Greta kissed her baby with her whole heart, but made her stay in the chair to finish her mush.  At the same time, her mouth spoke of other things.  “Now that the men have gone, I must go as well.  I am overdue in my own responsibilities.  I have my own journey to make.”

“How so?”  Mother asked. “Your place is here, with your children.”

“I am the woman of the ways for all of Dacia. Marcus Aurelius himself proclaimed me the wise woman for the Romans, and I have been named a druid among the Gaelic people of the forest.  I have neglected my duties for far too long.”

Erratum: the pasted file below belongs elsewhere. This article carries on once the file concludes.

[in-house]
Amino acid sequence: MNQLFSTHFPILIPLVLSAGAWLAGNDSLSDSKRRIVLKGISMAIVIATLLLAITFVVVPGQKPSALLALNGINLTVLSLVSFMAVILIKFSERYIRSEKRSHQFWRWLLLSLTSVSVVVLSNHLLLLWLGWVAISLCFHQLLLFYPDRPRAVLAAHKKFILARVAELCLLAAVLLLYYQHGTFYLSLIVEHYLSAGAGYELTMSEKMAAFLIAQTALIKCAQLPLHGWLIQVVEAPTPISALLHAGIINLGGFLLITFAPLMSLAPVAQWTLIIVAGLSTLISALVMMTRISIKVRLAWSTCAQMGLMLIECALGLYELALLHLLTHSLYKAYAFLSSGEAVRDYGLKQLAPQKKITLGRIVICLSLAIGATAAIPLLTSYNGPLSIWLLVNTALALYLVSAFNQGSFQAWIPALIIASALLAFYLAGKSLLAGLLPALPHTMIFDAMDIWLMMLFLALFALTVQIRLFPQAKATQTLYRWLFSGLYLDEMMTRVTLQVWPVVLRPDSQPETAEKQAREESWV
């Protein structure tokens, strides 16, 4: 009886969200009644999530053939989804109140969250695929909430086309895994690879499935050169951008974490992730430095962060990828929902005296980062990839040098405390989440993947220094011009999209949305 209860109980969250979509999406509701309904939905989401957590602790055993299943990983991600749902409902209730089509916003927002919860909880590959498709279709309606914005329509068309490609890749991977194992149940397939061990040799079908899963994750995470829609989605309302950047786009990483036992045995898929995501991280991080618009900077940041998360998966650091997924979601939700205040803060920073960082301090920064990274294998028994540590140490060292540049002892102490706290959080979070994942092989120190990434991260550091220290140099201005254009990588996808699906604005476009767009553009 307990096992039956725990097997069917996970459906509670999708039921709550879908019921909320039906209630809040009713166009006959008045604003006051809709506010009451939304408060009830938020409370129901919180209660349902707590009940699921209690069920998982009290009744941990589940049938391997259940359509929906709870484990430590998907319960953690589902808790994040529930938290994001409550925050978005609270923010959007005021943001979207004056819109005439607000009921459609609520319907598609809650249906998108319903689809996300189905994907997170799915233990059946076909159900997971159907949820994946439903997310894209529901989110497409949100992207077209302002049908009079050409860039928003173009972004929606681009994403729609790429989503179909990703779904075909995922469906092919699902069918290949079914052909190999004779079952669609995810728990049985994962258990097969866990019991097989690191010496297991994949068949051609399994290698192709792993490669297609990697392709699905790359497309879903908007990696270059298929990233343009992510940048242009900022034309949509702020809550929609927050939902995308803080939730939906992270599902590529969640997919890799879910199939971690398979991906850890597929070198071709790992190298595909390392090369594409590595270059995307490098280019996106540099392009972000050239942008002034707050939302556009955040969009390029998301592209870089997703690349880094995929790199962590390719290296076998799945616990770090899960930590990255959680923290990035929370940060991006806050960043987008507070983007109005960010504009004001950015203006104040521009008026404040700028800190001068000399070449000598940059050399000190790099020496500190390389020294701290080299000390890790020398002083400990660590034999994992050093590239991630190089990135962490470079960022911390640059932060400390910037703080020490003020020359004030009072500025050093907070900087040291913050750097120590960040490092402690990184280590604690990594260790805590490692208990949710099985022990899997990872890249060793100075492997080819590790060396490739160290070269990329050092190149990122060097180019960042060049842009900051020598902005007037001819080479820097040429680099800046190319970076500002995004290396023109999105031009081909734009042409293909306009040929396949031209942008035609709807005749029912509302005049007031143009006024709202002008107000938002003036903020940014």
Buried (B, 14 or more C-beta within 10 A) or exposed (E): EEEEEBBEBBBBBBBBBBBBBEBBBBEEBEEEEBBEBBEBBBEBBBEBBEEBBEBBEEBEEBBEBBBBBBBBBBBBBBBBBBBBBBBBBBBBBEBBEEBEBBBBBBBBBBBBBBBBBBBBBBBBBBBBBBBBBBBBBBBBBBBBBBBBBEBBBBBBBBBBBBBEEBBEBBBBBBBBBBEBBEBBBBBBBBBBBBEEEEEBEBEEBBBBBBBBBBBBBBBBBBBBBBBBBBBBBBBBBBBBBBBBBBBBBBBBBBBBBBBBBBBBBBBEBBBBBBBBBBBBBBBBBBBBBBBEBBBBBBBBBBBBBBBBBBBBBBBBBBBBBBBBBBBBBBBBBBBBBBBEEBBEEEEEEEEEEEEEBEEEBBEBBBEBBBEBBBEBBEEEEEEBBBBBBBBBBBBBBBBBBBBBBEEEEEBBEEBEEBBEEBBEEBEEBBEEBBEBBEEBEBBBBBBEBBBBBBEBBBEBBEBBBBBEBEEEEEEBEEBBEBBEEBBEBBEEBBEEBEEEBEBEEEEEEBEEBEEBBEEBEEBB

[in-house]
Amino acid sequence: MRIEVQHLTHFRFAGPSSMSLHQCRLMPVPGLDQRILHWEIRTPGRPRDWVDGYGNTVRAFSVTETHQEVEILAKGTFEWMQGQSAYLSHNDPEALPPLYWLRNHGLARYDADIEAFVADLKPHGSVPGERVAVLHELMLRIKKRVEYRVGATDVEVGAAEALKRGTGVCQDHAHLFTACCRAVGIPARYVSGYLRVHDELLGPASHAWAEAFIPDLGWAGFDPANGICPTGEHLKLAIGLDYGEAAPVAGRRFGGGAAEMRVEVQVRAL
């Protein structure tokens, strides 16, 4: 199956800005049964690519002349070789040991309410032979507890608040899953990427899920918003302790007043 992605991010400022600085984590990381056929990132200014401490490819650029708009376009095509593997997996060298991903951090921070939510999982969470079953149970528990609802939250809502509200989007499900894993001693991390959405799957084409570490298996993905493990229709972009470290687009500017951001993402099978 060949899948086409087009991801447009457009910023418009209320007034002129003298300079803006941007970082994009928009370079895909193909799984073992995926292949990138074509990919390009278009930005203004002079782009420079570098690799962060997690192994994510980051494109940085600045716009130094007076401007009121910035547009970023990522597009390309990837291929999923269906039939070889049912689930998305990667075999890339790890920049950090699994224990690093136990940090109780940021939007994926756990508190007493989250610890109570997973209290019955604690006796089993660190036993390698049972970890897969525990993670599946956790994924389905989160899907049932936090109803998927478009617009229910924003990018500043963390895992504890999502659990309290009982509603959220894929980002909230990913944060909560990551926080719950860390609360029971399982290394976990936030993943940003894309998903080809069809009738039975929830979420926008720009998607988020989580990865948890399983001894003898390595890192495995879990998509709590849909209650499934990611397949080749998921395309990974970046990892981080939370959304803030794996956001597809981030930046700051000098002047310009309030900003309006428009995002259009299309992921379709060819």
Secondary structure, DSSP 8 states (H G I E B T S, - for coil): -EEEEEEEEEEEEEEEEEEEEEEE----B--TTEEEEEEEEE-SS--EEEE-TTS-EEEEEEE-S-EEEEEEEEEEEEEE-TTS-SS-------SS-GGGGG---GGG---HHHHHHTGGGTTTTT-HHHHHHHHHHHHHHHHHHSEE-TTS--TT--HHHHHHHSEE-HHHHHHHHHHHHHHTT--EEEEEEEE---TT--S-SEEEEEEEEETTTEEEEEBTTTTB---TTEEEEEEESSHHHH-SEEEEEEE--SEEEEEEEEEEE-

“Nonsense,” Mother said, and shared a look with Selamine. “Mother Hulda never left her home by the woods.  For the last fifteen years, pilgrims came to her doorstep.  People came to her to learn how to be midwives and healers. Chiefs came to her for counsel. Ordinary people made the pilgrimage to her home to receive the words of her wisdom.  You know this well from the many years you spent with her, and now the people seek you here.  This is your place, at home with your children.”

Greta shook her head.  “No mother.  The Emperor himself charged me with responsibility for Drakka and all of the lives that I begged him to spare after the last rebellion.  I have neglected this responsibility.  I must check on Drakka and Liselle.  I must go see Bragi, Karina and their children.”  Bragi was Greta’s older brother, and Mother changed her thoughts as fast as a fairy.

“You are going to see Bragi and the grandchildren? Can I go with you?”